The Business Of Amazon Shipping Boxes
The Business Of Amazon Shipping Boxes
4 months ago
Cardboard boxes are a really big deal in the U.S. Amazon alone shipped over 5 billion packages through Prime in 2017. But as Amazon moves to plastic mailers and paper mailers the corrugated box market is bracing for the fallout. There are other players in the space but today the four big cardboard box manufacturers that dominate the market are International Paper, WestRock, Packaging Corporation of America and Georgia-Pacific. » Subscribe to CNBC: cnb.cx/SubscribeCNBC » Subscribe to CNBC TV: cnb.cx/SubscribeCNBCtelevision » Subscribe to CNBC Classic: cnb.cx/SubscribeCNBCclassic About CNBC: From 'Wall Street' to 'Main Street' to award winning original documentaries and Reality TV series, CNBC has you covered. Experience special sneak peeks of your favorite shows, exclusive video and more. Connect with CNBC News Online Get the latest news: www.cnbc.com/ Follow CNBC on LinkedIn: cnb.cx/LinkedInCNBC Follow CNBC News on Facebook: cnb.cx/LikeCNBC Follow CNBC News on Twitter: cnb.cx/FollowCNBC Follow CNBC News on Instagram: cnb.cx/InstagramCNBC #CNBC #Amazon The Business Of Amazon Shipping Boxes
How Kamala Harris Made Her Millions
How Kamala Harris Made Her Millions
4 months ago
In a field of 2020 Democratic presidential candidates with no shortage of money, Sen. Kamala Harris and her husband stand out. The California Democrat and her spouse, lawyer Douglas Emhoff, reported about $1.9 million in adjusted gross income for last year, according to tax returns released earlier this year. Their 2018 haul more than doubles the next-highest earning candidate in the 2020 primary field, out of those who have released returns. Former Vice President Joe Biden, who reportedly has made millions since leaving office in 2017, has not yet released his returns. Politicians often rack up huge incomes during and after their time in office. Harris’ tax returns show an official whose financial success jumped along with her influence on the national stage - and put her among the top earners in a crowded field trying to prove its chops on working-class issues. Like Sanders and some other rivals, Harris finds herself in the awkward position of a high-income candidate campaigning on helping the low-income Americans they say the economic system has abused. » Subscribe to CNBC: cnb.cx/SubscribeCNBC » Subscribe to CNBC TV: cnb.cx/SubscribeCNBCtelevision » Subscribe to CNBC Classic: cnb.cx/SubscribeCNBCclassic About CNBC: From 'Wall Street' to 'Main Street' to award winning original documentaries and Reality TV series, CNBC has you covered. Experience special sneak peeks of your favorite shows, exclusive video and more. Connect with CNBC News Online Get the latest news: www.cnbc.com/ Follow CNBC on LinkedIn: cnb.cx/LinkedInCNBC Follow CNBC News on Facebook: cnb.cx/LikeCNBC Follow CNBC News on Twitter: cnb.cx/FollowCNBC Follow CNBC News on Instagram: cnb.cx/InstagramCNBC #CNBC How Kamala Harris Made Her Millions
How Canada's Universal Health-Care System Works
How Canada's Universal Health-Care System Works
4 months ago
Canada's health-care system is playing a larger role in America's political discourse as the 2020 presidential elections heat up. Progressives on the left love pointing to Canada as an equitable and efficient health care system. Conservatives use Canada as an example when warning about the dangers of socialized medicine and unchecked bureaucracy. So how exactly is medicare working in Canada and how does it compare to the United States? » Subscribe to CNBC: cnb.cx/SubscribeCNBC » Subscribe to CNBC TV: cnb.cx/SubscribeCNBCtelevision » Subscribe to CNBC Classic: cnb.cx/SubscribeCNBCclassic About CNBC: From 'Wall Street' to 'Main Street' to award winning original documentaries and Reality TV series, CNBC has you covered. Experience special sneak peeks of your favorite shows, exclusive video and more. Connect with CNBC News Online Get the latest news: www.cnbc.com/ Follow CNBC on LinkedIn: cnb.cx/LinkedInCNBC Follow CNBC News on Facebook: cnb.cx/LikeCNBC Follow CNBC News on Twitter: cnb.cx/FollowCNBC Follow CNBC News on Instagram: cnb.cx/InstagramCNBC #CNBC How Canada's Universal Health-Care System Works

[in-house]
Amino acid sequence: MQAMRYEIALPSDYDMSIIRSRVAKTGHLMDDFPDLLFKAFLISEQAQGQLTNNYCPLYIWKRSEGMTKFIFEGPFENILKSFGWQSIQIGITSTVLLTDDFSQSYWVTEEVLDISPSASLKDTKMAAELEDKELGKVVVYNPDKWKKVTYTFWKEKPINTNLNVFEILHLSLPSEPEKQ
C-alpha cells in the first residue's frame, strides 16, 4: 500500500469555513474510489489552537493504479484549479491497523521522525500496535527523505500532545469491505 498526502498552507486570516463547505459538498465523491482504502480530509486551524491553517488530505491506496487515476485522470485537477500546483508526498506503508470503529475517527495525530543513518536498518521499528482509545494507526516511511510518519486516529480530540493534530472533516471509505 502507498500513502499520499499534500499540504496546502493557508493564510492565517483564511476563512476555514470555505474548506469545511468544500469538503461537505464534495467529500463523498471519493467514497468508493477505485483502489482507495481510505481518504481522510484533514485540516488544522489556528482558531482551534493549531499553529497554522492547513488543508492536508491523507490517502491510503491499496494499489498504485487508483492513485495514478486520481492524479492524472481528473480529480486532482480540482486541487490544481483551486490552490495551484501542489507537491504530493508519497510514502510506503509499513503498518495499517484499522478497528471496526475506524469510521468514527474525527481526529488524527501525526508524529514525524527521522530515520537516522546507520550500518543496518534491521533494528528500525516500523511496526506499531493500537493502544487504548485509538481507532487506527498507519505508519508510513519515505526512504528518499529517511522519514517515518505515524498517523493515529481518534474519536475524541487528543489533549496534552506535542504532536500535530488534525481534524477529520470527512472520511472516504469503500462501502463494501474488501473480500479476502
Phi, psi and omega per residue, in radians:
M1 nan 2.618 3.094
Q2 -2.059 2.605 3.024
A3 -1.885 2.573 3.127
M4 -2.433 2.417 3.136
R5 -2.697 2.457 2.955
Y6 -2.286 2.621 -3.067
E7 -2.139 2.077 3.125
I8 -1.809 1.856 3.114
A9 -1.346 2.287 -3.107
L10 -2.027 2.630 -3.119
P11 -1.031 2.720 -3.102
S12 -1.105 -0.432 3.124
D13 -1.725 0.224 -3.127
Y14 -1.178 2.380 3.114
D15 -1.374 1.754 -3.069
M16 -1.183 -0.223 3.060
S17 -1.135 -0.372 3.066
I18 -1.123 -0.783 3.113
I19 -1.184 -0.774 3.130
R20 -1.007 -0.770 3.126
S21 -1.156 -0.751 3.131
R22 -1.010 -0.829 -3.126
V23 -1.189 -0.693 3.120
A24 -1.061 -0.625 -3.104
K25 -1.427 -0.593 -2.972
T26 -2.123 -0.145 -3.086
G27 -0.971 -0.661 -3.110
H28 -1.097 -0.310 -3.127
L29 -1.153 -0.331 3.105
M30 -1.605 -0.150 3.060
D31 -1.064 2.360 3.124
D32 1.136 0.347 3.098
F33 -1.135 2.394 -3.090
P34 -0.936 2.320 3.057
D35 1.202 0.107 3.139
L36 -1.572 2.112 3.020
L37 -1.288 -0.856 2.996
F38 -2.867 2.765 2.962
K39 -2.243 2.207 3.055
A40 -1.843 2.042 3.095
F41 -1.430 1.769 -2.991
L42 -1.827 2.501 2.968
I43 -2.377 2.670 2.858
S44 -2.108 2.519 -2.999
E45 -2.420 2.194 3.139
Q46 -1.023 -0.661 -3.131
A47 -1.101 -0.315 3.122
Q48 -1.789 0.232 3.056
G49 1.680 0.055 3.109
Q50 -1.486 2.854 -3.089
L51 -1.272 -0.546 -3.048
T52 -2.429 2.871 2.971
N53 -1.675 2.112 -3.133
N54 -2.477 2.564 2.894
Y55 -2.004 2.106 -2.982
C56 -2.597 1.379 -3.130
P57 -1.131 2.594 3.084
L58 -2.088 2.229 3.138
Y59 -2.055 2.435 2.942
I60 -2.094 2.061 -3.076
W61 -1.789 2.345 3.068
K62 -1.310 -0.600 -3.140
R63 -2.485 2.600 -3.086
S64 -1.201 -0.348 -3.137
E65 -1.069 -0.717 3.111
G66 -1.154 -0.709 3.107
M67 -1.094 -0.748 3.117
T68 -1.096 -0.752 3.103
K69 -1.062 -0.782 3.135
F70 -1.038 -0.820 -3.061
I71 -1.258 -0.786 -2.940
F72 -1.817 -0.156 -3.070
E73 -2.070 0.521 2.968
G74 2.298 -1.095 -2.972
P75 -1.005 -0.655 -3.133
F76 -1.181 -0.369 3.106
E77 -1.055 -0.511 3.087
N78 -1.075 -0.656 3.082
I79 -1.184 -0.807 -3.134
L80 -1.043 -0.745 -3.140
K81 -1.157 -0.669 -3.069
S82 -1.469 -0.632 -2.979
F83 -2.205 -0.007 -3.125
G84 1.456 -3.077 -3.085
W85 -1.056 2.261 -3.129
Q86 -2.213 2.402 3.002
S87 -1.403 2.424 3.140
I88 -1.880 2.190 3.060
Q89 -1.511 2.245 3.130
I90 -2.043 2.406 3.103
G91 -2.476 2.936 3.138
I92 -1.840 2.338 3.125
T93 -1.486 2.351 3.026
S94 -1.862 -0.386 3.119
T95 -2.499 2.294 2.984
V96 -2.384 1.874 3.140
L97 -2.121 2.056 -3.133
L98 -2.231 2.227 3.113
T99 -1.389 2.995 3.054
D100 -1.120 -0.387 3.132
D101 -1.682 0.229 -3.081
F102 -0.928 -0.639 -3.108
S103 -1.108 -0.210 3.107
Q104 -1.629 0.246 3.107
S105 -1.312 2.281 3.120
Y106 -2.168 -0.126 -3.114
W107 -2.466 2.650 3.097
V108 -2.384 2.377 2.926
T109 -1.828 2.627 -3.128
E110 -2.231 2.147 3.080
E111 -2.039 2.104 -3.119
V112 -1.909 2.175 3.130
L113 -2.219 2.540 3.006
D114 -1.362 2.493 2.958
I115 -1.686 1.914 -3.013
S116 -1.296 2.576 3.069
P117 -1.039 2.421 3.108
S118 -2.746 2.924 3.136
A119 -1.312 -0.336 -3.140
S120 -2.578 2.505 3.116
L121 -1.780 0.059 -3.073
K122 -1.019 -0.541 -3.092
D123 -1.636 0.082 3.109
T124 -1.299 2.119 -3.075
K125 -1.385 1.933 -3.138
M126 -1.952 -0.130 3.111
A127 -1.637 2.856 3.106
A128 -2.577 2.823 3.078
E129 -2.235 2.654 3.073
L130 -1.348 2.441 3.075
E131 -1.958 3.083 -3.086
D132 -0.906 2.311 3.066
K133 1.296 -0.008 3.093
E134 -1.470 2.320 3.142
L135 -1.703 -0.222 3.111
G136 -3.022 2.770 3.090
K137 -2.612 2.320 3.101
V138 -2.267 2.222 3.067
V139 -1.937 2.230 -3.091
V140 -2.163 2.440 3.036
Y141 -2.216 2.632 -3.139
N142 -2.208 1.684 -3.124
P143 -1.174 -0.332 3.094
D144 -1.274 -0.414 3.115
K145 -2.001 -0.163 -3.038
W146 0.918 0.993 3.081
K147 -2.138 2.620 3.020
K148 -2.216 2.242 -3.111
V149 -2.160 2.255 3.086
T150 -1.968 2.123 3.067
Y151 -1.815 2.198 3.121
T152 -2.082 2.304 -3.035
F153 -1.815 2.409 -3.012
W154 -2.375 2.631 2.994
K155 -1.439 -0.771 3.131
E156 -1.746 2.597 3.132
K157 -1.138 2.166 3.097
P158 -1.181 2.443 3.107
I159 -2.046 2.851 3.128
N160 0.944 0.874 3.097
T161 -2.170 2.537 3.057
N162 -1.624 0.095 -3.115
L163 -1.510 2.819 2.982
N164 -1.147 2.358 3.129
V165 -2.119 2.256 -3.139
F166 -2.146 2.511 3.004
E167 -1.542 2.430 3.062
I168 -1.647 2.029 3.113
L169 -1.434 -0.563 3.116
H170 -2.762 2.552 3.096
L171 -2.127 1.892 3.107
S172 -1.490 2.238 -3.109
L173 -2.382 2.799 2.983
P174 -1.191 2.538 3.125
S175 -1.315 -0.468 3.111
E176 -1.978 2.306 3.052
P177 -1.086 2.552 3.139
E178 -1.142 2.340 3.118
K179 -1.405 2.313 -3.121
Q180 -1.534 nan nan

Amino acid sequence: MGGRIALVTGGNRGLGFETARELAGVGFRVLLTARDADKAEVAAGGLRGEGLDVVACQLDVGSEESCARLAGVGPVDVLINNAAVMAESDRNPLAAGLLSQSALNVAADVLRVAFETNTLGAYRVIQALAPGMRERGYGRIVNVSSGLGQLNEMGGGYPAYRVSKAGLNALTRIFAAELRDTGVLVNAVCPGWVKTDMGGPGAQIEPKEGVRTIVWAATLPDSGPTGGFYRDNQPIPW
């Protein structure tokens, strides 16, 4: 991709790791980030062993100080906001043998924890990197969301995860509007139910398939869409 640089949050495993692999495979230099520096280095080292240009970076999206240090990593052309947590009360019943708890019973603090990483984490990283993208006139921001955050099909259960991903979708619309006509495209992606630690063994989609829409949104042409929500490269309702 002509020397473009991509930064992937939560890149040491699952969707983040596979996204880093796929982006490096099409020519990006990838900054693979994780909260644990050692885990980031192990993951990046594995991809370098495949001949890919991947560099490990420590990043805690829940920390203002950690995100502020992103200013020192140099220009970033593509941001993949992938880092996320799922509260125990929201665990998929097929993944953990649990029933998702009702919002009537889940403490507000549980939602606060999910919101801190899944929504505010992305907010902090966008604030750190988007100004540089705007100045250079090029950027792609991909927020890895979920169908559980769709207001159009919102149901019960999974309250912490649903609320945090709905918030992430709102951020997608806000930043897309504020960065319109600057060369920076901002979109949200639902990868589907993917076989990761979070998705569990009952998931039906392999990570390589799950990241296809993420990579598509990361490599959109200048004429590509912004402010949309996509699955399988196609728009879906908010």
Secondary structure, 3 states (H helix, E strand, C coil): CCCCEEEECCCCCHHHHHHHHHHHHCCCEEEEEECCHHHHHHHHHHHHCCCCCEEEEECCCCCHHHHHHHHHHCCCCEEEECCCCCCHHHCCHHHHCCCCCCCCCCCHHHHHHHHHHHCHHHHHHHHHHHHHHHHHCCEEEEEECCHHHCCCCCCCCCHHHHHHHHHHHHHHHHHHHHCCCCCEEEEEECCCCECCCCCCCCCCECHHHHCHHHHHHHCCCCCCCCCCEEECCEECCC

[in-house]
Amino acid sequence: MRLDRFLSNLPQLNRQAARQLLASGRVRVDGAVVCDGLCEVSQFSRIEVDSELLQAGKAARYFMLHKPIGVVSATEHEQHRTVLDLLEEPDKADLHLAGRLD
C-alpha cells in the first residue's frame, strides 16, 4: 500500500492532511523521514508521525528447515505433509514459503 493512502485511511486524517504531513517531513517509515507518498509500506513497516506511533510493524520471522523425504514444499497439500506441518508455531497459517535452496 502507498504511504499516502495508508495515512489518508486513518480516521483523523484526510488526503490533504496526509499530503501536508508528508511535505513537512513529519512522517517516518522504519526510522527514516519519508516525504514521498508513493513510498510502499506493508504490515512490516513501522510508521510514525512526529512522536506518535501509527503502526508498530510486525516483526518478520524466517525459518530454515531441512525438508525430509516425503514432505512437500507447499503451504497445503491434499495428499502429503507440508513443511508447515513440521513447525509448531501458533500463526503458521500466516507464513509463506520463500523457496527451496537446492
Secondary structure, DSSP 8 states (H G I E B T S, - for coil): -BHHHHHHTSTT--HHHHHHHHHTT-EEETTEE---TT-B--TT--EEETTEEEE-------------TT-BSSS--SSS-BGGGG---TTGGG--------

How Nathan's Hot Dog Contest Became A Fourth Of July Favorite
How Nathan's Hot Dog Contest Became A Fourth Of July Favorite
4 months ago
Nathan's Famous is best known for its American comfort food and the annual Nathan's hot dog eating contest held every July 4. But in an era of fake meat and health concerns, will Nathan's be able to secure a future for its humble hot dogs? The 2019 Nathan's Hot Dog Eating Contest starts at 10:45 am ET with the women's competition on ESPN3 and the ESPN App. The 2019 Nathan's Hot Dog Eating Contest continues at 12 pm ET when the men's competition will air on ESPN2. » Subscribe to CNBC: cnb.cx/SubscribeCNBC » Subscribe to CNBC TV: cnb.cx/SubscribeCNBCtelevision » Subscribe to CNBC Classic: cnb.cx/SubscribeCNBCclassic About CNBC: From 'Wall Street' to 'Main Street' to award winning original documentaries and Reality TV series, CNBC has you covered. Experience special sneak peeks of your favorite shows, exclusive video and more. Connect with CNBC News Online Get the latest news: www.cnbc.com/ Follow CNBC on LinkedIn: cnb.cx/LinkedInCNBC Follow CNBC News on Facebook: cnb.cx/LikeCNBC Follow CNBC News on Twitter: cnb.cx/FollowCNBC Follow CNBC News on Instagram: cnb.cx/InstagramCNBC #CNBC How Nathan's Hot Dog Contest Became A Fourth Of July Favorite
Why Fiat Is Struggling In The United States
Why Fiat Is Struggling In The United States
4 months ago